Written By: Ryan McCaughey, PhD
In 2011 the World Health Organization (WHO) International Agency for Research on Cancer (IARC) classified radiofrequency electromagnetic fields as possibly carcinogenic to humans, based on an increased risk for glioma, a malignant type of brain cancer, associated with wireless phone use.[i]
The conclusion of the IARC expert panel of 31 scientists was based partly on the results of the INTERPHONE study – a $24million, 13 country case-control study of the risks related to mobile phone use. The study found those who used a cell phone for more than 10 years were twice as likely to develop glioma.[ii] Further analysis of the INTERPHONE data released in a 2016 paper show a statistically significant association between the distribution of gliomas within the brain and the location of the phone.[iii] Other studies from France[iv] and Sweden[v] published in 2014 also suggest a link between glioma and heavy cell phone use.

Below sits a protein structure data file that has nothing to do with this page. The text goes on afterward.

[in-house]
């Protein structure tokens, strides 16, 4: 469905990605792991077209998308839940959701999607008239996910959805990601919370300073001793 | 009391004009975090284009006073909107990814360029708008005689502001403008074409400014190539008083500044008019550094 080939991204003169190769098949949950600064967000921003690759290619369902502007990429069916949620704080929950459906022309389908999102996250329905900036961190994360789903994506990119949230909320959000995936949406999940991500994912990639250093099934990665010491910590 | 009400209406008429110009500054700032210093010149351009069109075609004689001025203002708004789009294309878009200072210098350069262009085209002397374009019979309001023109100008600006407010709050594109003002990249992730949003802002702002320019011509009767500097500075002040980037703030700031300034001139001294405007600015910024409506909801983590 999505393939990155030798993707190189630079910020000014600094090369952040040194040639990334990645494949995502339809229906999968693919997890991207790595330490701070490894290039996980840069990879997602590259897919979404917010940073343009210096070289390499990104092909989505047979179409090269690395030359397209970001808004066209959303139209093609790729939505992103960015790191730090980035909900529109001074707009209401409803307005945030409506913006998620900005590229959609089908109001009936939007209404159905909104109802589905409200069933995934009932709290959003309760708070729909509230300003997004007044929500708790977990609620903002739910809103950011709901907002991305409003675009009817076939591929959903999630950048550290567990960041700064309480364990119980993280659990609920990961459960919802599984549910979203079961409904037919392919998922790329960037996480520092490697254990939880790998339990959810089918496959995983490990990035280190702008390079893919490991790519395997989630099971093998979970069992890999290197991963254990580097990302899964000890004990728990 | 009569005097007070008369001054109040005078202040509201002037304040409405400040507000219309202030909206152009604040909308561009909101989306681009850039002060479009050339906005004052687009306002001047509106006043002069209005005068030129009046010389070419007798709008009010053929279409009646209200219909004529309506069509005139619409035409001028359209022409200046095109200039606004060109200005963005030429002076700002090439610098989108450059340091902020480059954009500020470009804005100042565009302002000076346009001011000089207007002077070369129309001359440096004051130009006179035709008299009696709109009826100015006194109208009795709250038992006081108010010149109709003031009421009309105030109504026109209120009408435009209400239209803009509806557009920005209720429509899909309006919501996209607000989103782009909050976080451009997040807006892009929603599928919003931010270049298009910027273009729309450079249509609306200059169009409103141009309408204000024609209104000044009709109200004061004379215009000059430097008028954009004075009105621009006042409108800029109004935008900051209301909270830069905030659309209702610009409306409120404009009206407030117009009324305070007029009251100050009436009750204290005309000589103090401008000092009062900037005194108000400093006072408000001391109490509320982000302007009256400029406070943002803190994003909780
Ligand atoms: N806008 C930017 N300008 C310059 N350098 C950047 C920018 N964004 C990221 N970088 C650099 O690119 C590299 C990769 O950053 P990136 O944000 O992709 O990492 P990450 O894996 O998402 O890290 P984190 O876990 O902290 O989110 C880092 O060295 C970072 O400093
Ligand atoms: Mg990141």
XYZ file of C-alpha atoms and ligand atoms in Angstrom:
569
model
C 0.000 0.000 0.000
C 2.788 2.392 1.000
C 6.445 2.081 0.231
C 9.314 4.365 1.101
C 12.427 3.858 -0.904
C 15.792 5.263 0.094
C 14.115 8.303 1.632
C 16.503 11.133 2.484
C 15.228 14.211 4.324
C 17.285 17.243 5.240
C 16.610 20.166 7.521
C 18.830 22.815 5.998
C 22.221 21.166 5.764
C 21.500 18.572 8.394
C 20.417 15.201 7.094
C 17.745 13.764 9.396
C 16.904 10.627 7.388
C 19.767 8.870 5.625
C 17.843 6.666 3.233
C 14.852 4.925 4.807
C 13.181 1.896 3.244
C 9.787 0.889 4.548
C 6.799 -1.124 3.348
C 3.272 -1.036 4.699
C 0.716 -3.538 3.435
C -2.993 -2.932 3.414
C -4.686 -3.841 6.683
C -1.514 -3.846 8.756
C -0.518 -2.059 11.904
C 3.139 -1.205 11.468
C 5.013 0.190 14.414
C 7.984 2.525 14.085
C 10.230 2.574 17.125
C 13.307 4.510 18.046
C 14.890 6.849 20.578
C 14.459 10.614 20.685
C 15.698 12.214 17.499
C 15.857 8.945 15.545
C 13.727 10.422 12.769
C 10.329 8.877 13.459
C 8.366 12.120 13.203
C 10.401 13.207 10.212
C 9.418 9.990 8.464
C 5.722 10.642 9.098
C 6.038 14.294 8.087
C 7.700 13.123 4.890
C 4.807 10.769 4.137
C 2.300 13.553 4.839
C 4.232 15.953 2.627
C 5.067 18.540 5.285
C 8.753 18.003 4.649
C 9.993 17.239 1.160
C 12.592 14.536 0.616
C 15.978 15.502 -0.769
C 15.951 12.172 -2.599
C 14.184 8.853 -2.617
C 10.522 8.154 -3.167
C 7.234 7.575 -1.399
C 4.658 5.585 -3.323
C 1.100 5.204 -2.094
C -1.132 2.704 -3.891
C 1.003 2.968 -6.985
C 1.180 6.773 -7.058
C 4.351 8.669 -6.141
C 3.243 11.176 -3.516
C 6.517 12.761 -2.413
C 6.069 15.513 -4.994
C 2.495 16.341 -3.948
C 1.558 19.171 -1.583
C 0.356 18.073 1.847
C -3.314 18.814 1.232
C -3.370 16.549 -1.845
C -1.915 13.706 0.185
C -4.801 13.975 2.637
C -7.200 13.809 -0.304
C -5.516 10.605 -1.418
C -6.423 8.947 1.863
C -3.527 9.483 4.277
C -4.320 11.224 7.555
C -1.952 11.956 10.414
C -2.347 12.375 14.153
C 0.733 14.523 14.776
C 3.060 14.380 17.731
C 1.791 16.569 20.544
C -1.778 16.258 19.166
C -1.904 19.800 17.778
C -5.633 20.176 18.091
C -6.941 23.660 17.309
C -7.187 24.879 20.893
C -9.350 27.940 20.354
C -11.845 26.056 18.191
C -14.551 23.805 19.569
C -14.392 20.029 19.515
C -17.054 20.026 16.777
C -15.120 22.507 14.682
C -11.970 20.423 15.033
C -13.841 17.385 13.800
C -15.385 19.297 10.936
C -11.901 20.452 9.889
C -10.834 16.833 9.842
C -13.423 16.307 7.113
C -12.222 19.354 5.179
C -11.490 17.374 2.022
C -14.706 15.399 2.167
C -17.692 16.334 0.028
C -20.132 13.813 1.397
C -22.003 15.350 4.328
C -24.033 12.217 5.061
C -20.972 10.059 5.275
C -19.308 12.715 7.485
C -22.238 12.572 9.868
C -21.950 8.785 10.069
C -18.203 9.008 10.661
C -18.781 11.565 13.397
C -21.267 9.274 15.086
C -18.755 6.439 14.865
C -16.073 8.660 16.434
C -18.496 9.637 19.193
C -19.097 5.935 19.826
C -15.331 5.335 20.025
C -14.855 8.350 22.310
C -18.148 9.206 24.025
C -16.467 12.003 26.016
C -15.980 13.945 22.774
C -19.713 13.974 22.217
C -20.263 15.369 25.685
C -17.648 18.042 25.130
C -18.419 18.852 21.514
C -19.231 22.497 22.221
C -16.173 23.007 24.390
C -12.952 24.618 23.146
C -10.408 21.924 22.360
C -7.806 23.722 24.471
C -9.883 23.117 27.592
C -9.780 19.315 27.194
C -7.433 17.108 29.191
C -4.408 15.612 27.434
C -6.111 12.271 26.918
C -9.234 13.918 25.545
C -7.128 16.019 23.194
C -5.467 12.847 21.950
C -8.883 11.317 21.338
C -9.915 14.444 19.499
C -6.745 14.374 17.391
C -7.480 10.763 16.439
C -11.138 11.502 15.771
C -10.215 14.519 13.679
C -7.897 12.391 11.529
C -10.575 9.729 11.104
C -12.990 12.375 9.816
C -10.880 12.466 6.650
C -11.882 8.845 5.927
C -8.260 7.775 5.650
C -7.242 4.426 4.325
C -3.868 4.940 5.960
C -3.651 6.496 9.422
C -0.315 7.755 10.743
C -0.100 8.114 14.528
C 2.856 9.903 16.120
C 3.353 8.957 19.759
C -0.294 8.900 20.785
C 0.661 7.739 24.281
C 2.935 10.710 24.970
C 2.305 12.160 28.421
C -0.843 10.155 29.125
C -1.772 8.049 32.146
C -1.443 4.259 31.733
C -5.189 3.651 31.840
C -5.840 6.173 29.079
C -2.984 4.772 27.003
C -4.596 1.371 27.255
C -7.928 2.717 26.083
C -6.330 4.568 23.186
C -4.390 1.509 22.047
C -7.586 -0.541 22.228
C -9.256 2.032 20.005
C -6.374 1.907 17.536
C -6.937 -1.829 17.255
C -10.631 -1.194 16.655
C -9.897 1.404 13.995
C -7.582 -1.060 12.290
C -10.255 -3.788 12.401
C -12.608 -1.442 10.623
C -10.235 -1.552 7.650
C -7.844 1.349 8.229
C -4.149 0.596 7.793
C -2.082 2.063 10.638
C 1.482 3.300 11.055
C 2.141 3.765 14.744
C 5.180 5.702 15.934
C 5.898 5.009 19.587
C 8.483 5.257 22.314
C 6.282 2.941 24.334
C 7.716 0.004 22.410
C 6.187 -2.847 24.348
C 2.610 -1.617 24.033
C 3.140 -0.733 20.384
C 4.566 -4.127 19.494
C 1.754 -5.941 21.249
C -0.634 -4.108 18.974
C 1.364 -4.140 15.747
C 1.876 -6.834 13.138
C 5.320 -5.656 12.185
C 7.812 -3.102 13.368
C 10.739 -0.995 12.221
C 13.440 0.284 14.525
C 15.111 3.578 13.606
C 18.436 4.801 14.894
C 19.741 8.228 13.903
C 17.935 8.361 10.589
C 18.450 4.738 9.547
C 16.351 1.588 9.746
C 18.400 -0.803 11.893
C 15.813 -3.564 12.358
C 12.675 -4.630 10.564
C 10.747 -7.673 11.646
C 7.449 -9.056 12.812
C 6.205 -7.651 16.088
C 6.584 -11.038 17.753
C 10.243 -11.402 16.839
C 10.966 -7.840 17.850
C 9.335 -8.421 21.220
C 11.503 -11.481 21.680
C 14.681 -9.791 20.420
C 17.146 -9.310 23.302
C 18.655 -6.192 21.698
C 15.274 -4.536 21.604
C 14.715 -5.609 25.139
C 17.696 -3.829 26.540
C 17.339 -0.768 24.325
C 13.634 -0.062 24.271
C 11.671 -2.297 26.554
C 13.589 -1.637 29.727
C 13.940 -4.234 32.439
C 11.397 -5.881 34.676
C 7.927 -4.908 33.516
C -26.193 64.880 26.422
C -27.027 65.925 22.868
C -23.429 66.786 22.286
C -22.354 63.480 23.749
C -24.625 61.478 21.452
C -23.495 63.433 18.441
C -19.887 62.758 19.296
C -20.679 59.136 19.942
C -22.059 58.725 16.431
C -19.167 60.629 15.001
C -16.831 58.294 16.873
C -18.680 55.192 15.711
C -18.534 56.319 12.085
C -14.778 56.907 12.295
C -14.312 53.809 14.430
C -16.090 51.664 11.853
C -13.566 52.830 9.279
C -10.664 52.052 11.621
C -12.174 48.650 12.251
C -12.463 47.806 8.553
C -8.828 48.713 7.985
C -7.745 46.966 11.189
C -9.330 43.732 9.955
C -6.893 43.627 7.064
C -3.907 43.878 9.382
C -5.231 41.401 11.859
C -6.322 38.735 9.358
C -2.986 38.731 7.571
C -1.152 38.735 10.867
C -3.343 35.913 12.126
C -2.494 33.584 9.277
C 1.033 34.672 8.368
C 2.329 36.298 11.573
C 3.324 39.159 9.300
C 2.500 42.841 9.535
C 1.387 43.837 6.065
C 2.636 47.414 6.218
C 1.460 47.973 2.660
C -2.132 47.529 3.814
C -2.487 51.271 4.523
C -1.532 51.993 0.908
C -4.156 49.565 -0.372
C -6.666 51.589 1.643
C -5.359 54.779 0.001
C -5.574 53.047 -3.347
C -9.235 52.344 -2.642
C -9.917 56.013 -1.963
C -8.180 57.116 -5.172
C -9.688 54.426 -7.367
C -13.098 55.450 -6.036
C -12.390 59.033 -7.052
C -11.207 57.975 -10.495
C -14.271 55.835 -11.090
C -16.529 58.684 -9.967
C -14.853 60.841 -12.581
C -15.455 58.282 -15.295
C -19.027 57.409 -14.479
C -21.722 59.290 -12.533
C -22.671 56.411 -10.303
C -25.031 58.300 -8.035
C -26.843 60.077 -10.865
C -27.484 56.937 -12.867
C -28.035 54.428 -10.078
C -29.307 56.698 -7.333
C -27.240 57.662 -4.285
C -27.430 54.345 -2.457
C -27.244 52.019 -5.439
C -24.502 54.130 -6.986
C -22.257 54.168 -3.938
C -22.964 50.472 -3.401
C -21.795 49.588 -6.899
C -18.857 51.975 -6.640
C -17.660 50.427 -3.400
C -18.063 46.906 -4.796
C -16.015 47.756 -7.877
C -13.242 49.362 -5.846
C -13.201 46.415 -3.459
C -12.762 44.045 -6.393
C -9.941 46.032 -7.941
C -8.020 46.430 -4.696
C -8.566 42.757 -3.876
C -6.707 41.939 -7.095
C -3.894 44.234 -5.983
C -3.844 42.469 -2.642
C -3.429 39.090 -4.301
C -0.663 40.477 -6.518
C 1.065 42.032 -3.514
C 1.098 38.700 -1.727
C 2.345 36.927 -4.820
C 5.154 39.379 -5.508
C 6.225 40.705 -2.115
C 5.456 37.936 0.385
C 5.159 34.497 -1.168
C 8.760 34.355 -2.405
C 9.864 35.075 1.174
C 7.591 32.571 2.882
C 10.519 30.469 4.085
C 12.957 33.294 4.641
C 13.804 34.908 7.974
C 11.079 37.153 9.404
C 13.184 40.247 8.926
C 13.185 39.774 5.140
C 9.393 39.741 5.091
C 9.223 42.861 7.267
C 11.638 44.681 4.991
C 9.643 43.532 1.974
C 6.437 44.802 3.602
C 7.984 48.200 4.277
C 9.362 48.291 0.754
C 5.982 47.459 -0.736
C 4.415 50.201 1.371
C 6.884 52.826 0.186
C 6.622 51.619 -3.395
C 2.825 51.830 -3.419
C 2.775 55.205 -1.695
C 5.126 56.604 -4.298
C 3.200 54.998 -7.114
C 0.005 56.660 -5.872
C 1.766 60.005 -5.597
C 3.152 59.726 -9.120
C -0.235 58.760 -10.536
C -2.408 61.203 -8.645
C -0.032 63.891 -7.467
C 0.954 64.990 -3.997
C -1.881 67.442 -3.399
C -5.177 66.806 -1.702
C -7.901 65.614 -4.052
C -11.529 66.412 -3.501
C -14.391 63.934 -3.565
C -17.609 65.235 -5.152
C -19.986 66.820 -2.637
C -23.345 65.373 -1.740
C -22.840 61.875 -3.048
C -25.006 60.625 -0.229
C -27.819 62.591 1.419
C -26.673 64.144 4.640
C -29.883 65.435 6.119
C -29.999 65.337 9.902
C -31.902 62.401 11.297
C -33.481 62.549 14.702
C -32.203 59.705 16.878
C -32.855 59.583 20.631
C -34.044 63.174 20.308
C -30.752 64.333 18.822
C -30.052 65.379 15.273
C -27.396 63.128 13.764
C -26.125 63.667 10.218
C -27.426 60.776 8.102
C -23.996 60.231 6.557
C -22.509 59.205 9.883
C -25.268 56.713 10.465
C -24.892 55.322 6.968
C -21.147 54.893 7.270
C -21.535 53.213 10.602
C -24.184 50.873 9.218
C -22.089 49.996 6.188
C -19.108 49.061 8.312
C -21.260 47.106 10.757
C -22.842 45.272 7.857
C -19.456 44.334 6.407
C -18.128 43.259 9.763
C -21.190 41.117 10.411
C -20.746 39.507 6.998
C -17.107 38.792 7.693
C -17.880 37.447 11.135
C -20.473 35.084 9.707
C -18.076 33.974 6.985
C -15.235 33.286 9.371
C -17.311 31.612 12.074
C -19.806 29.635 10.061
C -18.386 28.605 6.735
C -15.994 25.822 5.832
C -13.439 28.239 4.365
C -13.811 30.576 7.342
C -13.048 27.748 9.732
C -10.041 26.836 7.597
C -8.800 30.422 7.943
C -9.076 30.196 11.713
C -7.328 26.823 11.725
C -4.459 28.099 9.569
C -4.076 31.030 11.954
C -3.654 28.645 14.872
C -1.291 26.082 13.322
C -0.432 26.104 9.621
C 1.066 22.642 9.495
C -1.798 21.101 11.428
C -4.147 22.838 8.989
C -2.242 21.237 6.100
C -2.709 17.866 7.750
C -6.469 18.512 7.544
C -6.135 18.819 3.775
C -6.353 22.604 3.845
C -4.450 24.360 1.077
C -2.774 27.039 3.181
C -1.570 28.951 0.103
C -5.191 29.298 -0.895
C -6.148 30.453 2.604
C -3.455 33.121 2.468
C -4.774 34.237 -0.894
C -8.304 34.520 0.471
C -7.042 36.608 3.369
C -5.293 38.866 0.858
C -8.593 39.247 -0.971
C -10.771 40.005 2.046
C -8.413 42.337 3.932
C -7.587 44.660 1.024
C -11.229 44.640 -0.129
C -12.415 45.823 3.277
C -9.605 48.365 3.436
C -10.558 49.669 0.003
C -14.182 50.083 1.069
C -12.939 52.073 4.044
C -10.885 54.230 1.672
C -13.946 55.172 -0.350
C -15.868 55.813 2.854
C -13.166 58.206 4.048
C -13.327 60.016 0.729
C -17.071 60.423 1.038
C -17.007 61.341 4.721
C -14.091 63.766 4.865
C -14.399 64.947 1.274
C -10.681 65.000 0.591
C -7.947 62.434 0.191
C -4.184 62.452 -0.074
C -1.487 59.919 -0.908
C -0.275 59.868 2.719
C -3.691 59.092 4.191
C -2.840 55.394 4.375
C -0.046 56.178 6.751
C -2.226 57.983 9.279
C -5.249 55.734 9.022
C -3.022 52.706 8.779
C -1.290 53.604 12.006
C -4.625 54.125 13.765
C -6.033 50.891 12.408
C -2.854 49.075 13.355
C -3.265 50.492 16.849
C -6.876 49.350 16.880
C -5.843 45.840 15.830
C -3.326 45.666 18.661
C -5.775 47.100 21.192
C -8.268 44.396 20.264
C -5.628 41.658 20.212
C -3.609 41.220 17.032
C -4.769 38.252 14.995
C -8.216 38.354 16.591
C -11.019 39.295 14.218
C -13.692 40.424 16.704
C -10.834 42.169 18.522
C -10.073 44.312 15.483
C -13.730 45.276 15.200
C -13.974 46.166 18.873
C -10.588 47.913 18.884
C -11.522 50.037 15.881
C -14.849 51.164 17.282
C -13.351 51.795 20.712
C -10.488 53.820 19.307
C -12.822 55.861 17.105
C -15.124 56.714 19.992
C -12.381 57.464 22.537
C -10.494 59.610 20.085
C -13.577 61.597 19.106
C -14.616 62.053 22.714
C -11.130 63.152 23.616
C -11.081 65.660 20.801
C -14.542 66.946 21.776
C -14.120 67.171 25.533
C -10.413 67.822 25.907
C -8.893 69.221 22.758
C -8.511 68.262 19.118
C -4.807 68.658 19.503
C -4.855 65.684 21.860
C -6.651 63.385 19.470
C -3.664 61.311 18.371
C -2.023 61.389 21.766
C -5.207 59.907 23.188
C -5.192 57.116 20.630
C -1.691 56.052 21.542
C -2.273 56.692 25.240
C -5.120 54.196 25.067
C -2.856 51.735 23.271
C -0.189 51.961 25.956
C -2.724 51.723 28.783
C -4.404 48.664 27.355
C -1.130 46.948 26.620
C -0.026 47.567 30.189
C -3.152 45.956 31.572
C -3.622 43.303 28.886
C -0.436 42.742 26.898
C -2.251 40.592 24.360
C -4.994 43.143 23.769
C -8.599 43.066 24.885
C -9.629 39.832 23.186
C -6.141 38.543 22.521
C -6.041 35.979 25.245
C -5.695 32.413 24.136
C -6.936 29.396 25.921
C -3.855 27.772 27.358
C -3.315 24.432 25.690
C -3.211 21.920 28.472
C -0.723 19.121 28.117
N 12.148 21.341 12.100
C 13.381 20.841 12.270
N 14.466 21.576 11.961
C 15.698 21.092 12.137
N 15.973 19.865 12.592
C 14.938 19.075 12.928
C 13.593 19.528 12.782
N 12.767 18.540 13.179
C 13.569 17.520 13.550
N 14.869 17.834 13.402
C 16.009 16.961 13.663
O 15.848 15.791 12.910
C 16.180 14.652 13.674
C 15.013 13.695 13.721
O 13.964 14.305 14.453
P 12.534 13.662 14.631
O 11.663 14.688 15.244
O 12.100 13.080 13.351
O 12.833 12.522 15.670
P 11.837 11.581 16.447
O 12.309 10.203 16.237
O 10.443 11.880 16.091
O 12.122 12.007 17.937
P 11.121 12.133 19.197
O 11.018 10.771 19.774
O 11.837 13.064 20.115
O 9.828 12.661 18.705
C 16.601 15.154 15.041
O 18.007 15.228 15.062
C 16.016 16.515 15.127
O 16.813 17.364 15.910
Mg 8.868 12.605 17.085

In February 2018, the National Institutes of Health released reports from its 10-year, $25 million toxicological studies assessing the health effects from exposure to radiofrequency radiation in rats and mice. They found an increase in the incidence of malignant schwannomas in the hearts of male rats as they were exposed to increasing levels of RF.[vi]
Because chance, bias or other confounding factors cannot not be ruled out with reasonable confidence, the WHO describes the danger from cell phone radiation as credible, but limited. Although there is no conclusive proof, IARC Director Christopher Wild said "it is important that additional research be conducted into the long‐term, heavy use of mobile phones. Pending the availability of such information, it is important to take pragmatic measures to reduce exposure”.